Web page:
owned this note
owned this note
Published
Linked with GitHub
# Binary trie format EIP draft
###### tags: binary EIP
eip:
title: Binary trie structure
author: Guillaume Ballet (@gballet), Vitalik Buterin (@vbuterin)
discussions-to: https://ethresear.ch/t/binary-trie-format/7621
status: Draft
type: Standards Track
category: Core
created: 2020-09-01
requires: None
[toc]
## Abstract
This proposal presents a binary structure and merkelization rule for the account and storage tries, which are merged into a single "state" trie. RLP and most of the MPT's optimizations are dropped to simplify the design.
## Motivation
The current design of the Merkle Patricia Trie (MPT) uses an hexary trie. Hexary Merkle trees are more shallow than their binary counterparts, which means less hashing.
Over the course of the 5 years of Ethereum's existence, it has become apparent that disk accesses are a greater bottleneck than hashing. Clients are therefore moving away from a storage model in which all internal nodes are stored, in favor of a flat (key, value) storage model first used by turbo-geth, in which the intermediate nodes are recalculated only when needed.
There is a push for making Ethereum easier to use in a stateless fashion. Binary tries make for smaller (~4x) proofs than hexary tries, making it the design of choice for a stateless-friendly Ethereum.
For that same reason, the account and storage tries are merged in order to have a single proof for all changes.
The MPT design is also rife with uncanny optimizations for size, that have a limited effect - at the cost of prohibitive complexity. For example, nesting for children whose RLP is less than 32 bytes saves an estimated 1MB of disk space. A paltry compared to the 300GB required by a fast sync at the time of this writing. These optimizations are a significant source of errors, and therefore a consensus-breaking risk.
The reliance on RLP has also been criticized for its complexity, while the overhead of a general-purpose encoding scheme isn't warranted for the rigid structure of a Merkle trie.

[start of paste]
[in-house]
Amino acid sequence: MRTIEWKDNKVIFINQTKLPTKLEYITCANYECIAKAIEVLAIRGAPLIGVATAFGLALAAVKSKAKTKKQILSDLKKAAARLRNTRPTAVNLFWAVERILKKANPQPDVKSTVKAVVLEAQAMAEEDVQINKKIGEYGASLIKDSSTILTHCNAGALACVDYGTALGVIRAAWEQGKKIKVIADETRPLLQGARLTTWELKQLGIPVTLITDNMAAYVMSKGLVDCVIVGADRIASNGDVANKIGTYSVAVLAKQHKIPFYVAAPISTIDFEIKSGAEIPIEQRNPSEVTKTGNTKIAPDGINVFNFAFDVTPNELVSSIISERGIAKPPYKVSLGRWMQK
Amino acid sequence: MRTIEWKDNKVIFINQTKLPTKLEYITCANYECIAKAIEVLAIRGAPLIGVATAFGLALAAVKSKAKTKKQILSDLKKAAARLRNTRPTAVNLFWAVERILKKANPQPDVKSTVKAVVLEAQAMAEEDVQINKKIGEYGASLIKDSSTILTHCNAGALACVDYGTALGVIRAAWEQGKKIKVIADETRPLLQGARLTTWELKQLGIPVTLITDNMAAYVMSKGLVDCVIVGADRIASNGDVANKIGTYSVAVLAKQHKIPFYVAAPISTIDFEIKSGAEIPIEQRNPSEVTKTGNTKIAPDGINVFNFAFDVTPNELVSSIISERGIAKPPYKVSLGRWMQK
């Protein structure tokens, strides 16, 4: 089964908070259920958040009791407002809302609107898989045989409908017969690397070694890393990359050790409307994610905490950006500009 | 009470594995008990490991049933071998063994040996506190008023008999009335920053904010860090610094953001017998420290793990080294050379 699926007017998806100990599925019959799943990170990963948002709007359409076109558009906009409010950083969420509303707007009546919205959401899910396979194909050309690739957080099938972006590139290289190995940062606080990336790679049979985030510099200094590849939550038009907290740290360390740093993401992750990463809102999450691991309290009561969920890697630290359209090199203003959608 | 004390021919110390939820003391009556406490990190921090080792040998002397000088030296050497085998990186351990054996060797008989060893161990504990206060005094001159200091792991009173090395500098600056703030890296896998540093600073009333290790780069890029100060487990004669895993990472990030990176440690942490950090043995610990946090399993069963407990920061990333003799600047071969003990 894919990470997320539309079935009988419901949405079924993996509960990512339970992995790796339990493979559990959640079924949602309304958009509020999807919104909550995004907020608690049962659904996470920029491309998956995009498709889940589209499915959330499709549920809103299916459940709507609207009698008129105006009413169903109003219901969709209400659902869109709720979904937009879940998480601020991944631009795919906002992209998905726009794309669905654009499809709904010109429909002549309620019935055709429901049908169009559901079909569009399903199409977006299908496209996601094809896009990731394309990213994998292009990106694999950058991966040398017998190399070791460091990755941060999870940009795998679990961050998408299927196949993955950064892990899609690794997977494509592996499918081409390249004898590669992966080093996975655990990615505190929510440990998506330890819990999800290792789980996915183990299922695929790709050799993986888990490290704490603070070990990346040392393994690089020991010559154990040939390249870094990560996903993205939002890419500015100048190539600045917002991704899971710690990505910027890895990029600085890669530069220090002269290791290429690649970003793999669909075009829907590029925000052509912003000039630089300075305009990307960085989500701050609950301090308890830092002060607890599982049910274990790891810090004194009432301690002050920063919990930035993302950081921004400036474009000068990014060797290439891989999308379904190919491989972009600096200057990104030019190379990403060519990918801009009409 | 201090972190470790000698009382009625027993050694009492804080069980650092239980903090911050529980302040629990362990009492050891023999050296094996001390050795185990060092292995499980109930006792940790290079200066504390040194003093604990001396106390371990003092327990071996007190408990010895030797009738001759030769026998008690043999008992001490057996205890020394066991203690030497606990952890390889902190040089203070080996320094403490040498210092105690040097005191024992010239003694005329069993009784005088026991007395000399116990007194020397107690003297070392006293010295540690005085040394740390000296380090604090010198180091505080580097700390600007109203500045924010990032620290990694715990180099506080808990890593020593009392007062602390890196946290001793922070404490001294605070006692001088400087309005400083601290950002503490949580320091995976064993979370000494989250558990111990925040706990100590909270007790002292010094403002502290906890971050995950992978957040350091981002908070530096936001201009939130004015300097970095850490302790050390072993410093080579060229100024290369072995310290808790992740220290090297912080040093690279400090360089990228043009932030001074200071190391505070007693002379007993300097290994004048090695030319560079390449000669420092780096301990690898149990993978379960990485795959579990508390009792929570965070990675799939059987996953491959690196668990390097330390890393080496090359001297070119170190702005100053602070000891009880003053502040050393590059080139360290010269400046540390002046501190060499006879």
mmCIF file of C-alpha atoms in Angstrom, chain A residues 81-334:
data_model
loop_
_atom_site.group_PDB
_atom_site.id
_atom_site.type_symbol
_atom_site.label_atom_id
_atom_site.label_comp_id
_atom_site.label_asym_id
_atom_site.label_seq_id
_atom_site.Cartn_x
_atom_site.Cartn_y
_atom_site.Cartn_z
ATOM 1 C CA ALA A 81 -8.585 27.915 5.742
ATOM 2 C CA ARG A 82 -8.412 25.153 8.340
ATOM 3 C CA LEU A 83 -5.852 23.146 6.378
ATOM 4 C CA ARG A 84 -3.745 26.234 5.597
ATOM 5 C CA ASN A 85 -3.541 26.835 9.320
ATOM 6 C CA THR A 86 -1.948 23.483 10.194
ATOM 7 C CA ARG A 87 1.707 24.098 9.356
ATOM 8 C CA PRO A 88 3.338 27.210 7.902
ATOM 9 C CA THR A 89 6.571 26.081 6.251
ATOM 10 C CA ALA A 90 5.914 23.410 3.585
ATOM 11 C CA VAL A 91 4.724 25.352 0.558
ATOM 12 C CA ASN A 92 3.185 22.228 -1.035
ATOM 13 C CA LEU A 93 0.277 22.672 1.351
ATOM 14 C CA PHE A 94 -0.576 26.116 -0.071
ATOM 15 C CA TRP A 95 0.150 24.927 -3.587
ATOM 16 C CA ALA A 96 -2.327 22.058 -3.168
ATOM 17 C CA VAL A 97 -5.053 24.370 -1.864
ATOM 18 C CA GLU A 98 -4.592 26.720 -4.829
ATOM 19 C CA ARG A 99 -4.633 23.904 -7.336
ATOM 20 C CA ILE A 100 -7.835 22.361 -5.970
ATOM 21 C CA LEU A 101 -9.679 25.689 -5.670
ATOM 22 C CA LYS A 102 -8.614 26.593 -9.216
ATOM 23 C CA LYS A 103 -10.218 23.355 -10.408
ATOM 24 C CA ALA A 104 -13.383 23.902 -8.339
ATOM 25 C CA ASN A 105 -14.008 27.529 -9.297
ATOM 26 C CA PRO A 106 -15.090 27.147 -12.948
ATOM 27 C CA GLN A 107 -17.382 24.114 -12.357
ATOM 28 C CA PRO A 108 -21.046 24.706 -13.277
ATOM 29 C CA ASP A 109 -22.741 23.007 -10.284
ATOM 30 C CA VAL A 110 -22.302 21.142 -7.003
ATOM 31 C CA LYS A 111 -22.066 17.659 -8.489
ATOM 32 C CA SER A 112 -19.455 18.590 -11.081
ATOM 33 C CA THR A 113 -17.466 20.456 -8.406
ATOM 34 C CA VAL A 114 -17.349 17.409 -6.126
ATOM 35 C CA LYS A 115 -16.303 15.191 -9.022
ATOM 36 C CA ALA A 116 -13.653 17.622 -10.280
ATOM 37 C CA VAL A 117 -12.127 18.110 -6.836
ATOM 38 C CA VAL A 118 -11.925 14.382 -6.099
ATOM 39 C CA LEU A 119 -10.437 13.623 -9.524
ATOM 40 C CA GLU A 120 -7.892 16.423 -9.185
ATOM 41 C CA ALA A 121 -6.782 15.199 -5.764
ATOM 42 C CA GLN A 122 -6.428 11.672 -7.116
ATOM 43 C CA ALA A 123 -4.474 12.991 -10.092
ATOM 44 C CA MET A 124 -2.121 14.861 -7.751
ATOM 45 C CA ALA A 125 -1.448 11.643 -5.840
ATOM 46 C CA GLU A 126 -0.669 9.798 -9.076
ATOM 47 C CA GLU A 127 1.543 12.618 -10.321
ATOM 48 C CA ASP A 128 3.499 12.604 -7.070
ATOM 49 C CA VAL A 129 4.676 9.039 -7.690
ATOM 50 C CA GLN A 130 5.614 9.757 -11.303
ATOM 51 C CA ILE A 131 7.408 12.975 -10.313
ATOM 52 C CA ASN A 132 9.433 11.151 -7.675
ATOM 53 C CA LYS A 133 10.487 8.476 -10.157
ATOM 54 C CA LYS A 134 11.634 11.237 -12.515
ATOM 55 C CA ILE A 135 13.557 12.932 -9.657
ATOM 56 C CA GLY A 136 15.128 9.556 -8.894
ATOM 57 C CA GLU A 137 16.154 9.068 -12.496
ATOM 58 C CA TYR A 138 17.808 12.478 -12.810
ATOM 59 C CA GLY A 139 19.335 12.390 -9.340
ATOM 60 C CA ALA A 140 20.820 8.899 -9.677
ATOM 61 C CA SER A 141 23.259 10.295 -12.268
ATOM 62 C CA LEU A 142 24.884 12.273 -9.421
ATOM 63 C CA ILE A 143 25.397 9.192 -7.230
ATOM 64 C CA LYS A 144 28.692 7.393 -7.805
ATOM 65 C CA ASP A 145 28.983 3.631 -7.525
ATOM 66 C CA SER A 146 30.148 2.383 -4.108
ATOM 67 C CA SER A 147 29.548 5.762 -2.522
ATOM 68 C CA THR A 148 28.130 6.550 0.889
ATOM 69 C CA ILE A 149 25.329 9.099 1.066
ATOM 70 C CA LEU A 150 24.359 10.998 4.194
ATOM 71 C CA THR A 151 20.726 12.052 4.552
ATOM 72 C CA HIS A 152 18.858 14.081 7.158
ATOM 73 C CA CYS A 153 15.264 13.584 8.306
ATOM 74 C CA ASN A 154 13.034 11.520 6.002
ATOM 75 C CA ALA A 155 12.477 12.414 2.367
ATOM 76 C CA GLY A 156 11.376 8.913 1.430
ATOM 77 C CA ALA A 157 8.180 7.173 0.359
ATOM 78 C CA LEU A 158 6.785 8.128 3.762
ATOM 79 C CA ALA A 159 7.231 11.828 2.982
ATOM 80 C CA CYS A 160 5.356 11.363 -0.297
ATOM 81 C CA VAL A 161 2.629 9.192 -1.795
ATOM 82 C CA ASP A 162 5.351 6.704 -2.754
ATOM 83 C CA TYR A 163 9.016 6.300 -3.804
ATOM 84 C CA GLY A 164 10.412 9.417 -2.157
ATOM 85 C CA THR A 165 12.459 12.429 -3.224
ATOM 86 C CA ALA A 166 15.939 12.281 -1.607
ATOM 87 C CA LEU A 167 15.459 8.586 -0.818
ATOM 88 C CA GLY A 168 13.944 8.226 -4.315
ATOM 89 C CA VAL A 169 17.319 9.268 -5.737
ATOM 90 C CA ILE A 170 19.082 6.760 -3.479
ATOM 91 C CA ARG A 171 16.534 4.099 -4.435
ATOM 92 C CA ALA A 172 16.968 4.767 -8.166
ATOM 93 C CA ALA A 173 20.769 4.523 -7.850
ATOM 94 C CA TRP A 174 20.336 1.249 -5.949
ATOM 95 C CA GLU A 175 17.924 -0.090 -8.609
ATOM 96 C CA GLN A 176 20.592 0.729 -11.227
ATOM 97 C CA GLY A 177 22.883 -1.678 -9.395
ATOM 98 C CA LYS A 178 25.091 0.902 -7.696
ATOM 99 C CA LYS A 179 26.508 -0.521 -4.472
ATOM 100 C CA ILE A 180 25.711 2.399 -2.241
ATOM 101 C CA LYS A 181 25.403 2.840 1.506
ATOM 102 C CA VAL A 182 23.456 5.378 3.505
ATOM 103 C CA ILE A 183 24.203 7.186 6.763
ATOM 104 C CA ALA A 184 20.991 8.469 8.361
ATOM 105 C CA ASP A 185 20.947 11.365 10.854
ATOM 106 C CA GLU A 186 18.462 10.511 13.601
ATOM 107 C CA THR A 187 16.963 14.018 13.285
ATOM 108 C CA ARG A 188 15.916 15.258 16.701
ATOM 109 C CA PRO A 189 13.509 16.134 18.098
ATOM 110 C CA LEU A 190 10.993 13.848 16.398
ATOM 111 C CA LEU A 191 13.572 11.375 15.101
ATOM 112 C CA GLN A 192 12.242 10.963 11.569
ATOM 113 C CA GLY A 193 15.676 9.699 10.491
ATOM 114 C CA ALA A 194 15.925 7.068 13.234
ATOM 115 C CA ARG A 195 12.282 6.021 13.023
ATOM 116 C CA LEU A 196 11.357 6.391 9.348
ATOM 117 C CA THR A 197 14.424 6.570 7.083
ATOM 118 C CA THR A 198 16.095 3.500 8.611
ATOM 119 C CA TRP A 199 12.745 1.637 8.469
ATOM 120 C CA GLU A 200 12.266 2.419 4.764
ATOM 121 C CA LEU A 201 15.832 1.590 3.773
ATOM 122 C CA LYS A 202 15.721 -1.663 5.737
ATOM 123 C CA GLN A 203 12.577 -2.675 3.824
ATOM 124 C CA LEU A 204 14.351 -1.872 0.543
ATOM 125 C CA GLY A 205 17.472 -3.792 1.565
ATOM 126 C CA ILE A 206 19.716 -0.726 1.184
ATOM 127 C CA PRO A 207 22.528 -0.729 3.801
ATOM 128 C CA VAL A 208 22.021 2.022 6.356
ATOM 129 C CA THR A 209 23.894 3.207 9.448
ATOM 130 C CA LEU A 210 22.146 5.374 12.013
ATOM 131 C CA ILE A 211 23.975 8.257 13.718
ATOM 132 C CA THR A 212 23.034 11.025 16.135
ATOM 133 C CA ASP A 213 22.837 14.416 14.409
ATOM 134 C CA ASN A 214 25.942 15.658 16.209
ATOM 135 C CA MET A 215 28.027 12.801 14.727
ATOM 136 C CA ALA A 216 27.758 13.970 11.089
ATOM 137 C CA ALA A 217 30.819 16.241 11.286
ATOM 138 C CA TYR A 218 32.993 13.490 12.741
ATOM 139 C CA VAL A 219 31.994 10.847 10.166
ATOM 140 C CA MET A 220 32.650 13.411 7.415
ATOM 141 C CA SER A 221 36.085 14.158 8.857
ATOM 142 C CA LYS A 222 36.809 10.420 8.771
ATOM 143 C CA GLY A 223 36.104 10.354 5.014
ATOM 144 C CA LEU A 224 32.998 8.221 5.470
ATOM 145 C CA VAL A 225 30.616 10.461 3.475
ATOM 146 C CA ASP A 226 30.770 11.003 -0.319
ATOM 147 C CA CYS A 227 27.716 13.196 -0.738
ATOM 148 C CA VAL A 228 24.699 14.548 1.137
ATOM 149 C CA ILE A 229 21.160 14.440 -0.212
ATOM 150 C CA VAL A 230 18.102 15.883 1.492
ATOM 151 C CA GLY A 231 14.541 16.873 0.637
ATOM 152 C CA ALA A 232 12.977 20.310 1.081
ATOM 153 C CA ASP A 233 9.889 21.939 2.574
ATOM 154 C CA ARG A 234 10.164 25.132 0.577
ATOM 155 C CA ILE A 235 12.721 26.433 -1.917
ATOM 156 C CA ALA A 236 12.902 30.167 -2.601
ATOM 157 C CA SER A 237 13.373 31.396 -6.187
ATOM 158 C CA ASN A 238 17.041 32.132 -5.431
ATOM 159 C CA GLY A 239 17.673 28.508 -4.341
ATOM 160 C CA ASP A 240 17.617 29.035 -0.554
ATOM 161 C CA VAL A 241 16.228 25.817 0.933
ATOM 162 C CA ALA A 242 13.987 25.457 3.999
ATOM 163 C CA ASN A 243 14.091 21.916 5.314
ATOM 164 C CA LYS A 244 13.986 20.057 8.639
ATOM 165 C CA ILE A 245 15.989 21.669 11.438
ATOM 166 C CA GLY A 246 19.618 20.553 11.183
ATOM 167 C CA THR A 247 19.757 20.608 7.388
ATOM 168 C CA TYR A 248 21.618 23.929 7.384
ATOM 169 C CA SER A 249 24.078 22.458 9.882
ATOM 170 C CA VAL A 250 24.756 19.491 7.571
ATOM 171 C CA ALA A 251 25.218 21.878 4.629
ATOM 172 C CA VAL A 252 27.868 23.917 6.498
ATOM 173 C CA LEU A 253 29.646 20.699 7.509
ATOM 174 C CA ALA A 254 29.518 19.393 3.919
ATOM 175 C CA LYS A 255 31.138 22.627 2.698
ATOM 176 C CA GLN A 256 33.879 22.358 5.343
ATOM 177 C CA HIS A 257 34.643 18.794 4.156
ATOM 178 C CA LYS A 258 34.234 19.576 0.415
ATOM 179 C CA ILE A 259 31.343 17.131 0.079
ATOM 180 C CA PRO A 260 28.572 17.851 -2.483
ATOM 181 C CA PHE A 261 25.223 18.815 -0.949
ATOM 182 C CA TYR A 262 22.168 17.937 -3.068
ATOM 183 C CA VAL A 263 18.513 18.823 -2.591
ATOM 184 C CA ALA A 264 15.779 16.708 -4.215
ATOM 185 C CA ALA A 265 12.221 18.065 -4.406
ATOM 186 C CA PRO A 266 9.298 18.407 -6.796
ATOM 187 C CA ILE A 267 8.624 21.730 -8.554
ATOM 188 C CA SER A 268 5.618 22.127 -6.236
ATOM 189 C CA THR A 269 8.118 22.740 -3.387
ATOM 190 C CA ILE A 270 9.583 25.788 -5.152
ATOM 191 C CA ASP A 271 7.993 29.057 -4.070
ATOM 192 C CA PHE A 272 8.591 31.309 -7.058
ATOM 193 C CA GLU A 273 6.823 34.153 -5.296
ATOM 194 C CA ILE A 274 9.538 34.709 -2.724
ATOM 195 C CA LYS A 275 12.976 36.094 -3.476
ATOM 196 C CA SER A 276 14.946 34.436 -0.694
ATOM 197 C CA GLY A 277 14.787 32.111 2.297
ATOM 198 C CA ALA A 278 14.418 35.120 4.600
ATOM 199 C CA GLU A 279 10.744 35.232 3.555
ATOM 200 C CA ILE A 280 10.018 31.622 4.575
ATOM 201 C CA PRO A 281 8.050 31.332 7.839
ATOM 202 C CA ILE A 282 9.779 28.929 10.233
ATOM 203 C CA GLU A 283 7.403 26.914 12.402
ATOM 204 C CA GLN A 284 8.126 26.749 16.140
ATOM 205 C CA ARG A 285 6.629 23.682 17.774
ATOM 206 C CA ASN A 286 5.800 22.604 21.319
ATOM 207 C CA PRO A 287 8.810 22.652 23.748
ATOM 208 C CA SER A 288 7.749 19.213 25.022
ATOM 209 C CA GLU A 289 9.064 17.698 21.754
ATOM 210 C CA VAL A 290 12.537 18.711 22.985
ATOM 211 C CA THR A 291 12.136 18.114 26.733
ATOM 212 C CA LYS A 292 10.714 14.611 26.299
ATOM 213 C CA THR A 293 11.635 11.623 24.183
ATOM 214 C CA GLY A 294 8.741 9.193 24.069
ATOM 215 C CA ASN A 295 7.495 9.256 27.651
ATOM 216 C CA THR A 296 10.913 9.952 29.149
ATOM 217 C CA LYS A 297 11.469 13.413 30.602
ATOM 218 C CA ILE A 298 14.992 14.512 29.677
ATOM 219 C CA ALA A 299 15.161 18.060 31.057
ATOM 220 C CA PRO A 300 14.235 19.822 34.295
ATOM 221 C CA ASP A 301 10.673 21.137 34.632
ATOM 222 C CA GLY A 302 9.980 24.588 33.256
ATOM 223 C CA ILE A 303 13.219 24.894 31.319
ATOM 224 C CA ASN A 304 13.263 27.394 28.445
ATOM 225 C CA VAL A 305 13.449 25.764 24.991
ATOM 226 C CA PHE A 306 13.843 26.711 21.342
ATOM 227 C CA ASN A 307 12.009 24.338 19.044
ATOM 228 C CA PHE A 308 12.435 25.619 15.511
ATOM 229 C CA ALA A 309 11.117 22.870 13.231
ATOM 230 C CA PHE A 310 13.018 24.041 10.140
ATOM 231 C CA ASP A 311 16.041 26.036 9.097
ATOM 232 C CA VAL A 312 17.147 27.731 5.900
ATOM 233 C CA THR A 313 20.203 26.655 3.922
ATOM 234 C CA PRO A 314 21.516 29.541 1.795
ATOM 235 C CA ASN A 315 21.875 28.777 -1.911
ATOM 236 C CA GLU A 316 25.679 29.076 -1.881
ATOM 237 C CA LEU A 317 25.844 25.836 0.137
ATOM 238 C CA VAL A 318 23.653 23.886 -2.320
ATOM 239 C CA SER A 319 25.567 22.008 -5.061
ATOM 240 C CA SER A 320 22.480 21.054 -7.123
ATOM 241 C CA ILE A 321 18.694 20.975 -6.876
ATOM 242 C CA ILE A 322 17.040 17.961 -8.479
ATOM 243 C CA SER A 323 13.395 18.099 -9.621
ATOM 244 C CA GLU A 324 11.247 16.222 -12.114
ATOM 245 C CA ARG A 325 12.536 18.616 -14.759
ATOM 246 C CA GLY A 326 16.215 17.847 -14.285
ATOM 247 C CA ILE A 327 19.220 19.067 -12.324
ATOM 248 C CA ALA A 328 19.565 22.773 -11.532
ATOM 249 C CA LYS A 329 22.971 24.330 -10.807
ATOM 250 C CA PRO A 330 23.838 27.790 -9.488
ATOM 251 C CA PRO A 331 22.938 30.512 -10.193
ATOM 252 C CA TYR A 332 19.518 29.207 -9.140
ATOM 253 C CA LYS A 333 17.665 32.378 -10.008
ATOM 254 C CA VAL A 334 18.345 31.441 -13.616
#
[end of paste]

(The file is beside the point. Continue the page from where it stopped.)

The desire to switch the storage model from an hexary trie to a binary trie provides an opportunity to adopt a simpler trie architecture that pushes optimizations from the protocol level down to that of the client implementors.
## Specification
### Conventions
As defined in the yellow paper, $\mathbb{B}$ is the set of all possible byte sequences, and $\mathbb{B}_{32}$ is the set of all byte sequences of length 32. Accordingly, $\mathbb{B}_{l}$ is the set of all byte sequences of length $l$.
|Code|Symbolic|Description|
|:-:|:-:|-|
|`u256(x)`|$\texttt{U256}(x)$|Big endian, 32-byte representation of number _x_|
|`||`| $\|$ |Byte-wise concatenation operator|
|`++`| $\texttt{++}$ | Bit-wise concatenation operator|
|`0b0101`|$0101_2$|The binary string `0101`|
|`hash()`|$\texttt{H}()$|The usual hashing function|
|`empty_hash`|$H_{\varnothing}$|The empty hash: `hash("")`|
|`length(x)`|$\lVert x \rVert$|The byte length of object `x`|
|`d[a..b]`|$d_{a..b}$|The big-endian bit sequence taken from $d$, starting at bit index $a$, up to and including the bit at index $b$.|
### Notable changes from the hexary structure
* Account and storage tries are merged, with key length between 32 and 64 bytes;
* RLP is no longer used;
* The "leaf marker" bit used in the hex prefix is also dropped. Leaves are identified as nodes with no children;
* Serialized nodes are hashed, no matter how small the byte length of the serialized nodes.
### The trie
#### Structure